“Mary,” said Arwr softly from beneath the lone scrubby pine.
“Does your leg hurt, Arwr?” she said. “I’ve some herbs that might stop the pain without putting you to sleep.”
“No Mary. My leg is merely bruised and the pain is bearable,” he said, nodding to where Vyr-pudi was chained, beyond the fire. “Did you know that Vyr-pudi saved my life? He saved Abaddon’s, too.”
“That’s his name, Vyr-pudi? Have you learnt any more of his language?”
“Yes actually, but what I did not expect is that he’s beginning to understand ours.”
“How do you know?”
“He called out my name quite clearly, just in time for me to dodge the lyoth which brought me down. I have no doubt that he saved my life and Abaddon’s, too. Abaddon got
thrown off my back while I was kicking at the Lyoth. Vyrpudi caught him. And when he
saw his moment, he jumped the Lyoth and strangled it with his chain. No one has even
thanked him.” He gave the side of his beak a thoughtful saw across a fallen pine trunk and
thoroughly shook his feathers.
Mary sat speechless for a moment, listening to the owl as a pop in the fire sent sparks dashing into the starry sky. “Oh my,” she said. “I see your point Arwr, but he is a troll surrounded by Elves. He undoubtedly had some part in feasting on the Elves in two Jutish villages, and you know better than I do what you caught him in the act of doing at Oilean Gairdin.” She peered at Vyr-pudi, sitting in his chains. “You’re right, Arwr. We’re no better at all if we can’t show humanity when it’s needed.” She stood and brushed off her skirts. “Do you know the Trollish words for thank you?”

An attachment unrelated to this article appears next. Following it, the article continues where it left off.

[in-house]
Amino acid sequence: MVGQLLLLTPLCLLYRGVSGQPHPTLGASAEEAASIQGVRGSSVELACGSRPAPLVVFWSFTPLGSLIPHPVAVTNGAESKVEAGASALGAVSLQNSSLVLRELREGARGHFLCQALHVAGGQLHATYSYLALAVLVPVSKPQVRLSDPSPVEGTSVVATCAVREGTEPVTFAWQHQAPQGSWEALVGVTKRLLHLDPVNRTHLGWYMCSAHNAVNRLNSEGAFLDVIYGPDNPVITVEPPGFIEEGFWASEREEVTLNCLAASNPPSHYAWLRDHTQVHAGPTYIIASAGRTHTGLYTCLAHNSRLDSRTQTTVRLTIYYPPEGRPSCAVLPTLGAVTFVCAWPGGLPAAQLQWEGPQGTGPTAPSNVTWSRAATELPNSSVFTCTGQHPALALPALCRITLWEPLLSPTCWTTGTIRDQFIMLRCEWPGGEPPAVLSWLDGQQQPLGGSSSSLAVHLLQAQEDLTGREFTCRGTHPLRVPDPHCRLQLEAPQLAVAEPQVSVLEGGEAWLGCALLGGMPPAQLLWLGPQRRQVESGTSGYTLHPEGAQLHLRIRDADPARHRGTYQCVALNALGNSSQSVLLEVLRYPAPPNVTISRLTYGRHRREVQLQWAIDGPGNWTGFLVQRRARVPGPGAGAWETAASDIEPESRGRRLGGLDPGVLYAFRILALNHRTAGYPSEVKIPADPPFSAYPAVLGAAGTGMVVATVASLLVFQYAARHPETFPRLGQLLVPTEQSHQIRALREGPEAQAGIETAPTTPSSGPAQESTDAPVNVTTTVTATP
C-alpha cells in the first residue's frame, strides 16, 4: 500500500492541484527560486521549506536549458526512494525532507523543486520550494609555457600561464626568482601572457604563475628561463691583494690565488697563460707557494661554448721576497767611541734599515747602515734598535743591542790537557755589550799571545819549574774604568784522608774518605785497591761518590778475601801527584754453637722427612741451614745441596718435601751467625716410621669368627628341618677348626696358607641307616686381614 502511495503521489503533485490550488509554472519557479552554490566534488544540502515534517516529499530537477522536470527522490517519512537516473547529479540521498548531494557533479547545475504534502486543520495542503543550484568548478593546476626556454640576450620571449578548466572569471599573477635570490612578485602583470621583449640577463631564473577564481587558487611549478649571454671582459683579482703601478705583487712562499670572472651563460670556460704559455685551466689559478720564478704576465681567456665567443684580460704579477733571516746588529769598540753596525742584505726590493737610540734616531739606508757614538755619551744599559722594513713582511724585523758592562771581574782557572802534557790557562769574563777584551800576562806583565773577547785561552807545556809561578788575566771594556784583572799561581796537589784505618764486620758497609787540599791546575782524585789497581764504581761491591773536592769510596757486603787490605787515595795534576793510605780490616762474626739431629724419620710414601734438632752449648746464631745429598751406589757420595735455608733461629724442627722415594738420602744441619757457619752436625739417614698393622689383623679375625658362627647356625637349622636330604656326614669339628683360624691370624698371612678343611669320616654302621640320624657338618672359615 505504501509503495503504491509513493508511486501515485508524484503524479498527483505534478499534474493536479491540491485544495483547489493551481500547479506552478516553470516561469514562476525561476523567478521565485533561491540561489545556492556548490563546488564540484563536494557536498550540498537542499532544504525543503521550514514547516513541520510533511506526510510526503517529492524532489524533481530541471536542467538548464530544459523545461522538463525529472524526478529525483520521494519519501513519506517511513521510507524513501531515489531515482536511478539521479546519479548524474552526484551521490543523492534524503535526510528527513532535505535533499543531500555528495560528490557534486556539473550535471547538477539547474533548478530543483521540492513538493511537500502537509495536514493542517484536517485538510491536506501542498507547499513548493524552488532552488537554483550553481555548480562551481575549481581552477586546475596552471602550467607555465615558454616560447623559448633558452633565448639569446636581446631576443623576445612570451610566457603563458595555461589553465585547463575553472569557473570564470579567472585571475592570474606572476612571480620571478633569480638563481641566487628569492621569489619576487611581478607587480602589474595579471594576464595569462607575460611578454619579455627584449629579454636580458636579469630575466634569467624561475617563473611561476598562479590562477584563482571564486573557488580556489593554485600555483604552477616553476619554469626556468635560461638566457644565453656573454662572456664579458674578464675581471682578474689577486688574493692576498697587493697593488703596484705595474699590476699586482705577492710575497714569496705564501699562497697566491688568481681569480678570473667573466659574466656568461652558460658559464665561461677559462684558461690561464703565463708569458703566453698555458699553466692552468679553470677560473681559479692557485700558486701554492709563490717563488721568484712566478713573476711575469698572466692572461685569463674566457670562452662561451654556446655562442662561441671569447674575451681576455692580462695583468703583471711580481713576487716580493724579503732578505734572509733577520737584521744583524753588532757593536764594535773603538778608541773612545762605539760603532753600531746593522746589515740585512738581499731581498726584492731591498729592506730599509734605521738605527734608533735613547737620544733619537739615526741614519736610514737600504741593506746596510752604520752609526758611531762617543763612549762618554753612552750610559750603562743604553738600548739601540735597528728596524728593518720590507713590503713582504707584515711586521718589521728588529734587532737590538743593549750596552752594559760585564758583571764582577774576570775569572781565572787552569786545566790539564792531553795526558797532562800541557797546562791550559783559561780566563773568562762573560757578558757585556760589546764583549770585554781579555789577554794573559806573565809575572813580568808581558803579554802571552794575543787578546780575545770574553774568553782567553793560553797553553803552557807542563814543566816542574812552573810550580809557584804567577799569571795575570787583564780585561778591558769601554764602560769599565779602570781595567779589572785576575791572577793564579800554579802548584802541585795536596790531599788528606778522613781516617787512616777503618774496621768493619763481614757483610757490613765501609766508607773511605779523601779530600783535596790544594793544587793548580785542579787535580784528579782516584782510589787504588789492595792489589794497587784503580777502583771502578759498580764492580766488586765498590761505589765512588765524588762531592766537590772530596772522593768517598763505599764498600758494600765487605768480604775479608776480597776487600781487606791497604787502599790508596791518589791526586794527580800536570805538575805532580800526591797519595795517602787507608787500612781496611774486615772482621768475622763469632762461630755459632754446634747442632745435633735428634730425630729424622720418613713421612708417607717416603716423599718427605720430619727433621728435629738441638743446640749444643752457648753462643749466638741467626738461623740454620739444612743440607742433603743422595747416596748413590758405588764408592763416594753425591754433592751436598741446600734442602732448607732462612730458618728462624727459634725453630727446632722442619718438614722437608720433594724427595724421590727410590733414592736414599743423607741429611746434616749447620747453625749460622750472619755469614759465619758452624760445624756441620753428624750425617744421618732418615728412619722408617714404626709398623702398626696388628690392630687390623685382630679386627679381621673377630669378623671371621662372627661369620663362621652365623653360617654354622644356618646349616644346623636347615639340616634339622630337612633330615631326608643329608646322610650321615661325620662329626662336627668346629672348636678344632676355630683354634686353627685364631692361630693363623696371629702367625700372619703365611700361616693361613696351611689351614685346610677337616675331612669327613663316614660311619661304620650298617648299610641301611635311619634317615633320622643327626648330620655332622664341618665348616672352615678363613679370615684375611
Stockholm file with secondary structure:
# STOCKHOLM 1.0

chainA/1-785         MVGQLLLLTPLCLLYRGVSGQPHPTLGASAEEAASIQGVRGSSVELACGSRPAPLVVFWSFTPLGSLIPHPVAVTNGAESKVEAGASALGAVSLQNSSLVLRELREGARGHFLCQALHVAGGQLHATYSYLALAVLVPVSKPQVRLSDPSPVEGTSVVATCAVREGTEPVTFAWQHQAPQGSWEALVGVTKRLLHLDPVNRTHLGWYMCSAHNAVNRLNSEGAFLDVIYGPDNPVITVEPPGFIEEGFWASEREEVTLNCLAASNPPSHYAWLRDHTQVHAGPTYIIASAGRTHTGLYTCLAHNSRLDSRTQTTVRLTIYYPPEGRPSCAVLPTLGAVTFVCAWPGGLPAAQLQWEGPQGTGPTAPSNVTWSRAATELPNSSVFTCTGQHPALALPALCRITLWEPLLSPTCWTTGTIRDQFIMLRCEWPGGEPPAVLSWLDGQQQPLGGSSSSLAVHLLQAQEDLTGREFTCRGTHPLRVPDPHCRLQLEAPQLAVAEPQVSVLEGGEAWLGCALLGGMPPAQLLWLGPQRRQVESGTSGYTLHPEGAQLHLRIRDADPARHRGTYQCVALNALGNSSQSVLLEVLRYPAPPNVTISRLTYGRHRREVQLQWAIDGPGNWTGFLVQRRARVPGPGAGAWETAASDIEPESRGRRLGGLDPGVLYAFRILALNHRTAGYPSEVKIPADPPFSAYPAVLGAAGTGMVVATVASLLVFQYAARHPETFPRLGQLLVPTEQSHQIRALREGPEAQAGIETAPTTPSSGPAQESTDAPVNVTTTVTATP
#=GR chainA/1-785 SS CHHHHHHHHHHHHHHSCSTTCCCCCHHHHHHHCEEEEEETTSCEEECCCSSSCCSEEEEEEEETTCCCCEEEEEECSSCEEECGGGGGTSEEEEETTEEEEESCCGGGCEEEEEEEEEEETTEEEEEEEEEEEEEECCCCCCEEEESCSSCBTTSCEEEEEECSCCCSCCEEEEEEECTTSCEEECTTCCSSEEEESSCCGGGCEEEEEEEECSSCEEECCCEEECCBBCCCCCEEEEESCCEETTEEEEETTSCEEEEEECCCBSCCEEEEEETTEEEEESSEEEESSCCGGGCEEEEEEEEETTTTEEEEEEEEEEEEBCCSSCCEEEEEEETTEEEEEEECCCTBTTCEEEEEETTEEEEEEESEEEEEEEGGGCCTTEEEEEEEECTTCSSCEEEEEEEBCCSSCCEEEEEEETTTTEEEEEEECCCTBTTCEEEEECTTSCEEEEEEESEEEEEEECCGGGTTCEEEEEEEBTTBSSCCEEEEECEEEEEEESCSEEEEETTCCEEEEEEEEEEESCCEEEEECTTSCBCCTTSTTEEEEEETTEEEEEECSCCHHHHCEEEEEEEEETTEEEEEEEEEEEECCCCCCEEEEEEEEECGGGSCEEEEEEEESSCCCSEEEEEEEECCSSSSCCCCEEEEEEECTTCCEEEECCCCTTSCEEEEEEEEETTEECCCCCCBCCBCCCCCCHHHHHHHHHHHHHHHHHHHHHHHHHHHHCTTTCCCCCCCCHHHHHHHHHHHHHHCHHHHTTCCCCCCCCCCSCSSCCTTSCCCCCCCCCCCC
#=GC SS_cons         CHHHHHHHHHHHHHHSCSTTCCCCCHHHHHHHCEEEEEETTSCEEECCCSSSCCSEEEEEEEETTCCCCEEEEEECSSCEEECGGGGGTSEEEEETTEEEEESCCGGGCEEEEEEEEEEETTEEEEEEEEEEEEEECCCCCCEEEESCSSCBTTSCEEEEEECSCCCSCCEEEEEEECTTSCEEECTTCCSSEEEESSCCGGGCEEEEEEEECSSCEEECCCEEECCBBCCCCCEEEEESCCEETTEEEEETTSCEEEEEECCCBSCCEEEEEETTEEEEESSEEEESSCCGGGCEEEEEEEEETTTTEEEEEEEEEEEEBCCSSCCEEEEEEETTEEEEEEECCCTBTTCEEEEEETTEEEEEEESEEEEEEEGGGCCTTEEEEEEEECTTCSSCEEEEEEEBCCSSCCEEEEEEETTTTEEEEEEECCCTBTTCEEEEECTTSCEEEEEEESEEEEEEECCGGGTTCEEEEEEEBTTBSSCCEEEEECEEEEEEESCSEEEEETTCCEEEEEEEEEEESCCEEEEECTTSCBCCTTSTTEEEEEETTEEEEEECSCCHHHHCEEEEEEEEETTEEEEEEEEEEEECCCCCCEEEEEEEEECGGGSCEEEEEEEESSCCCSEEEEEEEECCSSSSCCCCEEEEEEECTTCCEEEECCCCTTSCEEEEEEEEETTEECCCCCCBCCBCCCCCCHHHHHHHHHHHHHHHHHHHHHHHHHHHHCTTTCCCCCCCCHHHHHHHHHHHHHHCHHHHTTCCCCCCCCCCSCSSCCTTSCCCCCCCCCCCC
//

Arwr nodded his head. “Afey-fira.”
“Afey-fira…afey-fira,” she said as she started over to Vyrpudi, who sat up quite straight at her approach. “Well. Arwr says your name is Vyr-pudi.”
Vyr-pudi became very wide eyed at this.
“Anyway we,” she said, pointing to herself and then back to Arwr, “want to tell you afey-fira.”
Vyrpudi’s eyes bugged out and his jaw dropped open as she squatted before him and carefully reached out her hand. At once he drew back from her touch as if she were about to strike him. “Well I guess that wasn’t a good idea,” she said as she stood up and let her arms fall to her sides. She smiled at him and walked back to the fire.
“I believe he thought I was about to hit him,” she said as she found her spot on the rock.
Arwr glanced over at Vyr-pudi who was now watching them with undisguised curiosity. “Yes I saw,” he said, “but you didn’t hit him and he can plainly see that you didn’t intend to. He’ll figure it all out. Where it will all go, though, I can’t guess. You do remember that when I captured him, the plan was to learn what we could from him and then kill him, don’t you?”
“I remember,” she said, shaking her head. “Even with his valiant deeds today, after so many long years of attacks on Elves…”
“I know,” he said as he snapped each wing and settled himself, closing his eyes. “We shall simply have to take things as they come.”
Ch. 38, The Burgeoning
Carol & Tom Phipps